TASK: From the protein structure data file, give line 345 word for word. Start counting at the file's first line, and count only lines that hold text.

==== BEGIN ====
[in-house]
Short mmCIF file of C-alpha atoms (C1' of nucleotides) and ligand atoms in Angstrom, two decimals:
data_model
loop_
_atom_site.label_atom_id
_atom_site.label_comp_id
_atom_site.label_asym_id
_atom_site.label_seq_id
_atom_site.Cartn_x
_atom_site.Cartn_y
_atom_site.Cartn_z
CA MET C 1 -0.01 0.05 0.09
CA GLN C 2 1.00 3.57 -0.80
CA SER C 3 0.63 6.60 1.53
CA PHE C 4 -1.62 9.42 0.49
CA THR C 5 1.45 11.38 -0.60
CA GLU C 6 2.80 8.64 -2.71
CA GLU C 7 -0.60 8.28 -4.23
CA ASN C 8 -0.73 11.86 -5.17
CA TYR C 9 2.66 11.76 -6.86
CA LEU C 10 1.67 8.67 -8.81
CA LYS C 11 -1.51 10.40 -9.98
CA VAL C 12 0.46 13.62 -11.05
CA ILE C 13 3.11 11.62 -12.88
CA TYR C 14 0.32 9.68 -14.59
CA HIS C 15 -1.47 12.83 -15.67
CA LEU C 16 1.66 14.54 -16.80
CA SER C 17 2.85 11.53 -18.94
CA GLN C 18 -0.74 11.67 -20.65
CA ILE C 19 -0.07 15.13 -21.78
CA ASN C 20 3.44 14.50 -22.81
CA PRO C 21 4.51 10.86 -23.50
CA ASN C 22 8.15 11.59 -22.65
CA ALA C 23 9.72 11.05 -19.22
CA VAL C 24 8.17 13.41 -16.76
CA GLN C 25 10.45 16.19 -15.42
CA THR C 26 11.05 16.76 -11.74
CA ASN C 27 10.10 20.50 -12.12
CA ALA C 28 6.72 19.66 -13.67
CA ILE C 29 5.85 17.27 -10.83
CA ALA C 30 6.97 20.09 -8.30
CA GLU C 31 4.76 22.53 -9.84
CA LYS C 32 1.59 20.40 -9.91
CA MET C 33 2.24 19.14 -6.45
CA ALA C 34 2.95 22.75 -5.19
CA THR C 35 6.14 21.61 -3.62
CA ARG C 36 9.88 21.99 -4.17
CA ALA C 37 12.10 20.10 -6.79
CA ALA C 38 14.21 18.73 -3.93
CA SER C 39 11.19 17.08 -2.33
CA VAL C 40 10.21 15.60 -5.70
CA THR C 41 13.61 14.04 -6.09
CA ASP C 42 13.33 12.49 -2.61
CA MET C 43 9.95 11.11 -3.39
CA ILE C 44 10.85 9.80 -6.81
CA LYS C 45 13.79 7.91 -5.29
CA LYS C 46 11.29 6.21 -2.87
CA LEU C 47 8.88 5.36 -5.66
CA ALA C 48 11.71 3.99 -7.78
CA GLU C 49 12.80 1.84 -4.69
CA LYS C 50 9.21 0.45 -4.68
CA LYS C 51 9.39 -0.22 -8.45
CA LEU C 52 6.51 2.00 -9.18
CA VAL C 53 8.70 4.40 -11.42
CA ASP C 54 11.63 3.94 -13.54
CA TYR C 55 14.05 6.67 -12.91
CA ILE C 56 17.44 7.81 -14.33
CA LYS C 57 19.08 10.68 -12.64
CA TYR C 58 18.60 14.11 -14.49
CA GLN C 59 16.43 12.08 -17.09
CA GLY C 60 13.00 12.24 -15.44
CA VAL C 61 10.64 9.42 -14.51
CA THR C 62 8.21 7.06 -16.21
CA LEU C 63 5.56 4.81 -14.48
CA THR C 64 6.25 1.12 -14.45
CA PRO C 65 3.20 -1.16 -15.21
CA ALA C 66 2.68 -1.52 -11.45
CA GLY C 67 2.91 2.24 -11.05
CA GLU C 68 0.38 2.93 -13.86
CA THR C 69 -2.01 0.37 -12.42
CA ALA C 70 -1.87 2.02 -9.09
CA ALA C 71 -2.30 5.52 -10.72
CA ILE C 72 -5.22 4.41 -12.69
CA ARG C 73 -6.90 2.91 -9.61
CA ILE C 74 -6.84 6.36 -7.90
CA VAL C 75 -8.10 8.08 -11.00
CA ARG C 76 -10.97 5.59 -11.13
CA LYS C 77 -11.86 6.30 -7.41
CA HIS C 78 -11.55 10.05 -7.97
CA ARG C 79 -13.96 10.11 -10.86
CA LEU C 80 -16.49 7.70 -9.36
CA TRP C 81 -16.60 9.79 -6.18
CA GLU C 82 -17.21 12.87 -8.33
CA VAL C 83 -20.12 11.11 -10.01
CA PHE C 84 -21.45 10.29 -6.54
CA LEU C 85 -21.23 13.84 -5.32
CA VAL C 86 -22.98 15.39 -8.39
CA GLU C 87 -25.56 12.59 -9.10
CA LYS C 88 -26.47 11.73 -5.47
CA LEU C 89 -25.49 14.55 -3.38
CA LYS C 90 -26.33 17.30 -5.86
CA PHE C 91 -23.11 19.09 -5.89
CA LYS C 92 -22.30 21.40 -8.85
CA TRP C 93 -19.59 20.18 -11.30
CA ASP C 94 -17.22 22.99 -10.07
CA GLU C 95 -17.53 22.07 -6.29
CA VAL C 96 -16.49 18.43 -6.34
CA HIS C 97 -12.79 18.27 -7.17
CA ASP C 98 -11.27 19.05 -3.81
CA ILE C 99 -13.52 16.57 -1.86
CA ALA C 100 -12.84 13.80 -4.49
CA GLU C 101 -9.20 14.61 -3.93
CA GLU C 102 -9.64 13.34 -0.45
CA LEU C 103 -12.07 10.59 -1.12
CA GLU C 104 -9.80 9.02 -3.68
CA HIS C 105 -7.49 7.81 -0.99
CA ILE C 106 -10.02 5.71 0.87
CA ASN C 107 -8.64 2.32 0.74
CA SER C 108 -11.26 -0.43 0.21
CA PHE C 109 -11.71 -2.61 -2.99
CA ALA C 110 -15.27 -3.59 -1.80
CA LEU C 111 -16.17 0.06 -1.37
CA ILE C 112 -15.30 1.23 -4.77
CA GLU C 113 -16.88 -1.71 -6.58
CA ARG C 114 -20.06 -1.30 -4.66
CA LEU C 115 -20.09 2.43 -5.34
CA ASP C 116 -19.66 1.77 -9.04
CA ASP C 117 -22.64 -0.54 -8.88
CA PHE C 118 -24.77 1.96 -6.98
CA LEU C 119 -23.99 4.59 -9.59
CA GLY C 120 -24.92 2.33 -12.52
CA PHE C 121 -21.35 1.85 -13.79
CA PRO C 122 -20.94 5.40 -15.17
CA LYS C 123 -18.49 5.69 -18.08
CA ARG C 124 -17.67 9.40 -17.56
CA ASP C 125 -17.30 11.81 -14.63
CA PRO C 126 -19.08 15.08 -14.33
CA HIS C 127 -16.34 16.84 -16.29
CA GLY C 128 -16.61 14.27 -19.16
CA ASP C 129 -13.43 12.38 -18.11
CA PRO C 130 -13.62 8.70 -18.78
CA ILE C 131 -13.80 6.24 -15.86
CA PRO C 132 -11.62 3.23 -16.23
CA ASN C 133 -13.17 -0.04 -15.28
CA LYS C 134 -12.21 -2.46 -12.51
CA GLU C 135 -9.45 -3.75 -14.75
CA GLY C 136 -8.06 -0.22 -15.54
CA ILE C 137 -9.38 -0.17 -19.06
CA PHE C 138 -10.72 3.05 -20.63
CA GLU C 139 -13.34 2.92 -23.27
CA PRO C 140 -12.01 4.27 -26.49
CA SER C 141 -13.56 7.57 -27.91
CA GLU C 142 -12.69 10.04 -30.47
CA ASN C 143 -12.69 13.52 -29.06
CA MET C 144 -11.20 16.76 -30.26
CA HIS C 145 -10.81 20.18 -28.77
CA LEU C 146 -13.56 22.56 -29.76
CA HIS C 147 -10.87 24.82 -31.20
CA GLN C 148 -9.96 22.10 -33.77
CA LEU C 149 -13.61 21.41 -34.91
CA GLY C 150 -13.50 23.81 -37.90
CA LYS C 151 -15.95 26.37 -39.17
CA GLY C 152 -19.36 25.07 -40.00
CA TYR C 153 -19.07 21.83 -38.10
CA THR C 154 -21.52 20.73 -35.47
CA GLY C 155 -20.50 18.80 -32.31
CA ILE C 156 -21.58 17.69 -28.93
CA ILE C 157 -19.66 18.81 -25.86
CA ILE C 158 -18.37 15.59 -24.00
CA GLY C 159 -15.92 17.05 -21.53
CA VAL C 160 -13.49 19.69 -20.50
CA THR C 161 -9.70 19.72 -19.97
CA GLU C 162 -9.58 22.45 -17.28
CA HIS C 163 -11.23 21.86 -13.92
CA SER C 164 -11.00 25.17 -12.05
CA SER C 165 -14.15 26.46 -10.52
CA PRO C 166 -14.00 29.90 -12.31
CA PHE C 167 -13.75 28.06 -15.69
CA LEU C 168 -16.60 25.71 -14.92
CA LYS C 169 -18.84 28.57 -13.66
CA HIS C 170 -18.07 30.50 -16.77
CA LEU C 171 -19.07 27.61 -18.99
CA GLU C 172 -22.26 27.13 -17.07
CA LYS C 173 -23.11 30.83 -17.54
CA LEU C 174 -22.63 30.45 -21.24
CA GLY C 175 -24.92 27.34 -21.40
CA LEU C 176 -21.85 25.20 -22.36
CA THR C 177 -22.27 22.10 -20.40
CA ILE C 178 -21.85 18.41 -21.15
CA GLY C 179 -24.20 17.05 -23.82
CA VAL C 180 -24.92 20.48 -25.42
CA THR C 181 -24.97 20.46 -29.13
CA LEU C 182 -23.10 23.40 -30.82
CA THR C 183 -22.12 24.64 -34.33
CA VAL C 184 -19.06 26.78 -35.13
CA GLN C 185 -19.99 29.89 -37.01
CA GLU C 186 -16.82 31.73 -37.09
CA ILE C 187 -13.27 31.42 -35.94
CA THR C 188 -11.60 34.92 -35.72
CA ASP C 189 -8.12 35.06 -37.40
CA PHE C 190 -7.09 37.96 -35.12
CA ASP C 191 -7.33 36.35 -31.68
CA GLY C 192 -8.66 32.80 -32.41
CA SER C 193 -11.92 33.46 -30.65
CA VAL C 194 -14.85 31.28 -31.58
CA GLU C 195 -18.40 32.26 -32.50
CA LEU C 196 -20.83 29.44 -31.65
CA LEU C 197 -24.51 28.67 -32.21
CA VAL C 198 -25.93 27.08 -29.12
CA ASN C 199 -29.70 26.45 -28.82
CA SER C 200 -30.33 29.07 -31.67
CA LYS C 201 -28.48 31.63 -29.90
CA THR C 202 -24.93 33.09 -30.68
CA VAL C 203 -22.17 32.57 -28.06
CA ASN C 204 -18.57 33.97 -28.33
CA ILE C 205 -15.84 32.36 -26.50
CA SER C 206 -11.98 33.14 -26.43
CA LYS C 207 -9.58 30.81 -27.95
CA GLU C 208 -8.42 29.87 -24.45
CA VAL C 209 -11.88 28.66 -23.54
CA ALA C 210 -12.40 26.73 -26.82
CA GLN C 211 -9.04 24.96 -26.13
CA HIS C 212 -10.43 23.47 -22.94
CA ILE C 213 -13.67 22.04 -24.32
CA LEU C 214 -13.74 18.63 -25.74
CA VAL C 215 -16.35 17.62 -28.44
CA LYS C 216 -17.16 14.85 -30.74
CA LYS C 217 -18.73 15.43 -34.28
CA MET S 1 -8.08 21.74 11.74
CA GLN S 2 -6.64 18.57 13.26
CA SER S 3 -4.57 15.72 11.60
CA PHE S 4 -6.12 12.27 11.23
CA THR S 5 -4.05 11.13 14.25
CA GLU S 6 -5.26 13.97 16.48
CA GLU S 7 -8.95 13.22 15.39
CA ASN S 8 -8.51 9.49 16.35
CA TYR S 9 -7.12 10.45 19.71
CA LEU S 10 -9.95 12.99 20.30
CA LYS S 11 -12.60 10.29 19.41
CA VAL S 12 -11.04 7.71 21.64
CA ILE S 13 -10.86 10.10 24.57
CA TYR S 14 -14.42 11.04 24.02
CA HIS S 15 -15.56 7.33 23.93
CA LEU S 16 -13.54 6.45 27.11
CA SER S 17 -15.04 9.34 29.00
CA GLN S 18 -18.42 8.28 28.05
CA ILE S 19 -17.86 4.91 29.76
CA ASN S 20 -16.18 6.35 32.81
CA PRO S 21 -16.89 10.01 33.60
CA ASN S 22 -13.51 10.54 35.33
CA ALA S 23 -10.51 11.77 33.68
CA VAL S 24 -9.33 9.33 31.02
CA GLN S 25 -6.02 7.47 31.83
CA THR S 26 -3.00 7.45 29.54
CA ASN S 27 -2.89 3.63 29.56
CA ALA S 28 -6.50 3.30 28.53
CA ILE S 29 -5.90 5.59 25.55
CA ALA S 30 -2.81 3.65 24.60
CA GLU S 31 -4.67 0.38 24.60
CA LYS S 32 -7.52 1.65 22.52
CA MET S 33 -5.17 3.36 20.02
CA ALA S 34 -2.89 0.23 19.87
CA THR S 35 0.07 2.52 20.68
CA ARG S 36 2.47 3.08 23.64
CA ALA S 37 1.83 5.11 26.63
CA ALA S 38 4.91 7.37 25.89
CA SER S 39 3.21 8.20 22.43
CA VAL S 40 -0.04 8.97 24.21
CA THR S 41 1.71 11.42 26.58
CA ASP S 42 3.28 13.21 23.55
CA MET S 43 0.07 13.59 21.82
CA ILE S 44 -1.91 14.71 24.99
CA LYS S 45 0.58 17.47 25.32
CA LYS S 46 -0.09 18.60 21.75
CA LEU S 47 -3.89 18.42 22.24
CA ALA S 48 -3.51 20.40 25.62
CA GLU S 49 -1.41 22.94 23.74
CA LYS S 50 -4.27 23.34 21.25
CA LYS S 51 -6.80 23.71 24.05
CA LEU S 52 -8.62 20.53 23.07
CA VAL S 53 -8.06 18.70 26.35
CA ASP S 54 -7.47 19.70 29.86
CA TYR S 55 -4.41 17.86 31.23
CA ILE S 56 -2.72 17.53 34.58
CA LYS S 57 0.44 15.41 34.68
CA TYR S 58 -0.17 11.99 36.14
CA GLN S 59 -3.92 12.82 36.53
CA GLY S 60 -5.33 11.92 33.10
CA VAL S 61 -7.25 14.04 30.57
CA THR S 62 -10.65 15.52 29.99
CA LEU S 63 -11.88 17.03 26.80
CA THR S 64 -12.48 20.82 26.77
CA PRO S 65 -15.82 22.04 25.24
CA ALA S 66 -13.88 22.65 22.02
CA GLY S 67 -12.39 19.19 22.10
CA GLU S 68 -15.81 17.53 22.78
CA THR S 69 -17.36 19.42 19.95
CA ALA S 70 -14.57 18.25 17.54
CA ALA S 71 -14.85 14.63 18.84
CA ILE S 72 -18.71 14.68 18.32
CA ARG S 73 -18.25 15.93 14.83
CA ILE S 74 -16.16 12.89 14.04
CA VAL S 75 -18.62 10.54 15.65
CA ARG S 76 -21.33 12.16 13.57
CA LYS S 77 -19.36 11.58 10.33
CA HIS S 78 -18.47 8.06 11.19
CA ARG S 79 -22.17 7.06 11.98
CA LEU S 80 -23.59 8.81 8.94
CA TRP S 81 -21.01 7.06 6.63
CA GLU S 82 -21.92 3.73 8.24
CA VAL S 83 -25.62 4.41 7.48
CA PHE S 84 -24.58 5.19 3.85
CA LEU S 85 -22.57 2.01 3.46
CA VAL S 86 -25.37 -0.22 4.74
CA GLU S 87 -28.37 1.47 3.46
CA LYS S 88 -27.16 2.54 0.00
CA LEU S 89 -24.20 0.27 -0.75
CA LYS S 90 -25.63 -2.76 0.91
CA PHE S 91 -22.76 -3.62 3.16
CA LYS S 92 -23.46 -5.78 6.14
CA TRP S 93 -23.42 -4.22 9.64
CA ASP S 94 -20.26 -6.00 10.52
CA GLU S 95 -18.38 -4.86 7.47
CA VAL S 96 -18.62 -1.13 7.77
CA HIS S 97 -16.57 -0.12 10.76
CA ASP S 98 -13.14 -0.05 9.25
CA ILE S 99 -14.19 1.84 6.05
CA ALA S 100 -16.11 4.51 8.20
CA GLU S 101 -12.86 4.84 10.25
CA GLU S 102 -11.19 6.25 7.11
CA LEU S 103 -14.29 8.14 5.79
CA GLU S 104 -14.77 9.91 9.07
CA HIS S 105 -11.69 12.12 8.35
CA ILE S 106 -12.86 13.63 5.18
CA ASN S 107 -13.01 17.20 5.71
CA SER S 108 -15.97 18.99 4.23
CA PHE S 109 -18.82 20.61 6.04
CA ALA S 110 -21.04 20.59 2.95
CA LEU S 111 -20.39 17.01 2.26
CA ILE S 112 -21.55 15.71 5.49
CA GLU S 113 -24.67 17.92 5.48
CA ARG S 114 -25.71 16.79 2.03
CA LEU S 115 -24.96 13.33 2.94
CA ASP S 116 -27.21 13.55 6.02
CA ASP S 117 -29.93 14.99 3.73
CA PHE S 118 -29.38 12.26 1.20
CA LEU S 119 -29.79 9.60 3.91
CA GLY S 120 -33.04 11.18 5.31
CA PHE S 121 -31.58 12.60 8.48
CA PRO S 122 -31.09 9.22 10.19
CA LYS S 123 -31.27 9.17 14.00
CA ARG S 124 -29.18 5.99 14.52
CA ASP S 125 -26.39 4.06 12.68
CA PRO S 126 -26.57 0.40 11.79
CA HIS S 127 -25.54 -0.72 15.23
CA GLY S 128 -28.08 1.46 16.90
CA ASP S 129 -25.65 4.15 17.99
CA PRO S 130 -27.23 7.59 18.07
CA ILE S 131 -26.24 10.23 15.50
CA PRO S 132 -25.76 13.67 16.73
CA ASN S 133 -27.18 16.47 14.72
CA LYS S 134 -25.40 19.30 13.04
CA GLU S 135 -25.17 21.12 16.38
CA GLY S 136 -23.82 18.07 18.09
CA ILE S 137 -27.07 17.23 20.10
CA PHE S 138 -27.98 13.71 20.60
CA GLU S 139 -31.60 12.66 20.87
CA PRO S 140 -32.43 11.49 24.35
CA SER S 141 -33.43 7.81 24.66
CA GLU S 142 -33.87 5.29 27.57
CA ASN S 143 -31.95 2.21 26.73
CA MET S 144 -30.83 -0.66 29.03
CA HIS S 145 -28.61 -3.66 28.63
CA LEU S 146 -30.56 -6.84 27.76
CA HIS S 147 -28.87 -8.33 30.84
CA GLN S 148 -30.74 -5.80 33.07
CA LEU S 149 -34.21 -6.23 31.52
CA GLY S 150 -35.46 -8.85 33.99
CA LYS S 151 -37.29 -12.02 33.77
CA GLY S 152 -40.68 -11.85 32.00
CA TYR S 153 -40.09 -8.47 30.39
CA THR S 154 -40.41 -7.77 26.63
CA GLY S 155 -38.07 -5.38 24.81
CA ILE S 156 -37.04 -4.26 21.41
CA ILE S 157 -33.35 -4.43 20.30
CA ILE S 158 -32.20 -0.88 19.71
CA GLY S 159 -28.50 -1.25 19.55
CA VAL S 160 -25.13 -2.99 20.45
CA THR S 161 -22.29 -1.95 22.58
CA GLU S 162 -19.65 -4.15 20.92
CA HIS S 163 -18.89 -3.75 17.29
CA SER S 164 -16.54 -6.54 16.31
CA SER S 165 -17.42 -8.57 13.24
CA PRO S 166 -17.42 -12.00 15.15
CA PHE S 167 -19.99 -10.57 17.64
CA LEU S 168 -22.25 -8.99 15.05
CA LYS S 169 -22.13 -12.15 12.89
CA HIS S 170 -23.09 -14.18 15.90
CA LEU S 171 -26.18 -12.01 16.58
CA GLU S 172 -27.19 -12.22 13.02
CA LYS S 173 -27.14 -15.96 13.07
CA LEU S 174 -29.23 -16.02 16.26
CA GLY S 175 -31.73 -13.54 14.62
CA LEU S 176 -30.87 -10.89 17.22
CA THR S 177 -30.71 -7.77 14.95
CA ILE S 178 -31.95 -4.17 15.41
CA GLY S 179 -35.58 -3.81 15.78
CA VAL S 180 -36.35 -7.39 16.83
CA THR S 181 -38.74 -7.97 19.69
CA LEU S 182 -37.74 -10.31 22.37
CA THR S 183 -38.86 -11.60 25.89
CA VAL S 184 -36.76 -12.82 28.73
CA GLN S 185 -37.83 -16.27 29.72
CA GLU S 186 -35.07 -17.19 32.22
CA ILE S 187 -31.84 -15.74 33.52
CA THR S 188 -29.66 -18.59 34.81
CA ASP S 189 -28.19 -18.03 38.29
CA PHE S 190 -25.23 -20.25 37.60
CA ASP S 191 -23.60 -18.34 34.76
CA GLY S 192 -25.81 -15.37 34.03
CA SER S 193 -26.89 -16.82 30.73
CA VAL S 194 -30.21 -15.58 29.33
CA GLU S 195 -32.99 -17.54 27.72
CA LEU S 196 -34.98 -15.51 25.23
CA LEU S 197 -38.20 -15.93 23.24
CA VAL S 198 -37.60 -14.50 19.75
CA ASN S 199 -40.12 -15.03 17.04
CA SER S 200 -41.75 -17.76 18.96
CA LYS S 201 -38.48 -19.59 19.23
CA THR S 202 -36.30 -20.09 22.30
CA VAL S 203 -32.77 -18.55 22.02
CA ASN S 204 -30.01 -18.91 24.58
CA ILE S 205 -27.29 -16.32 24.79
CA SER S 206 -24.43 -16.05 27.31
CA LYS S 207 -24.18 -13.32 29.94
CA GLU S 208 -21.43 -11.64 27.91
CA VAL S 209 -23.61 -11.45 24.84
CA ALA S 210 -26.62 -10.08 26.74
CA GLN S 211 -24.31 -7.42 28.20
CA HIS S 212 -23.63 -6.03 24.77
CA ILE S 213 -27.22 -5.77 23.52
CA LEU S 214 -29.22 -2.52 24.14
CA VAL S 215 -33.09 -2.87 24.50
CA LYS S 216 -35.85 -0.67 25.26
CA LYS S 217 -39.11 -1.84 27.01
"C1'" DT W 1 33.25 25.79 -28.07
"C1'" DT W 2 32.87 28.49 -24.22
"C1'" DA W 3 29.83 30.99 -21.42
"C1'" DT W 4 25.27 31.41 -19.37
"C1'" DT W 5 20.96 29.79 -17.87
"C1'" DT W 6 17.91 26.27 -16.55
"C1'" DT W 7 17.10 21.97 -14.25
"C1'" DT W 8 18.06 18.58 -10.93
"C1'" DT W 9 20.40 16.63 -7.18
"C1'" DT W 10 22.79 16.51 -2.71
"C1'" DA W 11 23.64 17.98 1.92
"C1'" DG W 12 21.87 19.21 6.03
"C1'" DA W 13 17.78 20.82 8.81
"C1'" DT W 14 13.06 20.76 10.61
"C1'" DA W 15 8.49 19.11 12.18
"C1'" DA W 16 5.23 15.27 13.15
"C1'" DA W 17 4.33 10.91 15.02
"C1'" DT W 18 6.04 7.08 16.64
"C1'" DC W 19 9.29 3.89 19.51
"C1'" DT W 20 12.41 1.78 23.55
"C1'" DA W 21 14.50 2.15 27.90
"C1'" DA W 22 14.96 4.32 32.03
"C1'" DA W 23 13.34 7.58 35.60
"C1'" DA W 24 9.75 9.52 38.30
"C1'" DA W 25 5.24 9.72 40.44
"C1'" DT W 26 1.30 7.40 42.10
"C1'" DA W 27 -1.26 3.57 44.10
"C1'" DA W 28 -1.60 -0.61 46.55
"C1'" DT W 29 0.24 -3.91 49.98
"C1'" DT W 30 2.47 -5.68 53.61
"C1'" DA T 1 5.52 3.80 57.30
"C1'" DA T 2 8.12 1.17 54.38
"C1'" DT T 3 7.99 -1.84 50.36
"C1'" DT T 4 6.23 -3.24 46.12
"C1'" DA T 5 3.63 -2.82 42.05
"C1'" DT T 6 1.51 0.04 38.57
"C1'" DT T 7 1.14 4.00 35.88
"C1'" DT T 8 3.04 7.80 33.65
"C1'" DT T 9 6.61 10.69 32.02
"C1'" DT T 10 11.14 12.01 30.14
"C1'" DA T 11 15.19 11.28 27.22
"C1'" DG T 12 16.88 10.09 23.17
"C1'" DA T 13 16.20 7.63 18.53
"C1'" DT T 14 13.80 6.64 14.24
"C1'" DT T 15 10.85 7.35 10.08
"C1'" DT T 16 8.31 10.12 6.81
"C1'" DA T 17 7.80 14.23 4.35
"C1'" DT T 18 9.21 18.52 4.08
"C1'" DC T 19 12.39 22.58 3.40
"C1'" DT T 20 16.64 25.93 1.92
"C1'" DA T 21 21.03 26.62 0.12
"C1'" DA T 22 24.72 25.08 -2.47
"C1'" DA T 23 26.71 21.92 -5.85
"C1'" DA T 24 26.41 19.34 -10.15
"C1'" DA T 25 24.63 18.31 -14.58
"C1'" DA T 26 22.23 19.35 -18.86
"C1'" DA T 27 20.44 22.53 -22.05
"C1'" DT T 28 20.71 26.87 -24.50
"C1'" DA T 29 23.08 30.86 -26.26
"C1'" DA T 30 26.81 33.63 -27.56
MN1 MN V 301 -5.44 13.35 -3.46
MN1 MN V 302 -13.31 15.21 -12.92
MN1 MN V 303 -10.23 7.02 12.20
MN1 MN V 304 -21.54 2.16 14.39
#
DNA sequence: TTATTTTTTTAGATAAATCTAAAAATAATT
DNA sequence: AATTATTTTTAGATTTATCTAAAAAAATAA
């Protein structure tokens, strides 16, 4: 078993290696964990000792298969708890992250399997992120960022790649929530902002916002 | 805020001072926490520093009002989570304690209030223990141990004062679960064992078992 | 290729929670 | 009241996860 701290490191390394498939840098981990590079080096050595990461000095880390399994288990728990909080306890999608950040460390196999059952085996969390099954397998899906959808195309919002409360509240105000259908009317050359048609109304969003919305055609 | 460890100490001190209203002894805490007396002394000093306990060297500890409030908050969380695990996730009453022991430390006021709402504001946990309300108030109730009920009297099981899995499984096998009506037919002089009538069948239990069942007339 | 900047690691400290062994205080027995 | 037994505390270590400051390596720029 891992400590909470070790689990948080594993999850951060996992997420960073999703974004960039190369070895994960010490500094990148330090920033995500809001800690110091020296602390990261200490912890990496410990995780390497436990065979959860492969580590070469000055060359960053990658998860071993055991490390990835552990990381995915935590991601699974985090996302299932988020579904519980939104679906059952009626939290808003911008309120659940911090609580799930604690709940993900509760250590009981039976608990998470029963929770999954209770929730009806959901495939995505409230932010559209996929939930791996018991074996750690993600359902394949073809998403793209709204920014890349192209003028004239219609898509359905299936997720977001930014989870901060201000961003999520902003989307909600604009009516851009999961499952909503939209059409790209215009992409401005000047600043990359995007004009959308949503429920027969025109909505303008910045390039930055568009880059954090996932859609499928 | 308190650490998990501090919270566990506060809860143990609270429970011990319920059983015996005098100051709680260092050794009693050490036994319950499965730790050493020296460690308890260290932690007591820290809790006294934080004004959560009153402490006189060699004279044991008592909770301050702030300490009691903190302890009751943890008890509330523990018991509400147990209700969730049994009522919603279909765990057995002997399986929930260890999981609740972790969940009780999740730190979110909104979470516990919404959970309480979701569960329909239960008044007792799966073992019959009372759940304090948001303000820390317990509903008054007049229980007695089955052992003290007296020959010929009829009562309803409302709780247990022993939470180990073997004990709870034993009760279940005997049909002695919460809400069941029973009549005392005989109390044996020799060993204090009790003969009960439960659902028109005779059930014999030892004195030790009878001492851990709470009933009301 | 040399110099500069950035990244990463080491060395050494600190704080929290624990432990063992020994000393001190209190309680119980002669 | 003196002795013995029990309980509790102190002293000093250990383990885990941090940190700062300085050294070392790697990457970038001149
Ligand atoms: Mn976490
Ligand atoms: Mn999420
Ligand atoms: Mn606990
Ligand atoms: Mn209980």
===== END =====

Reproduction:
CA ASP S 117 -29.93 14.99 3.73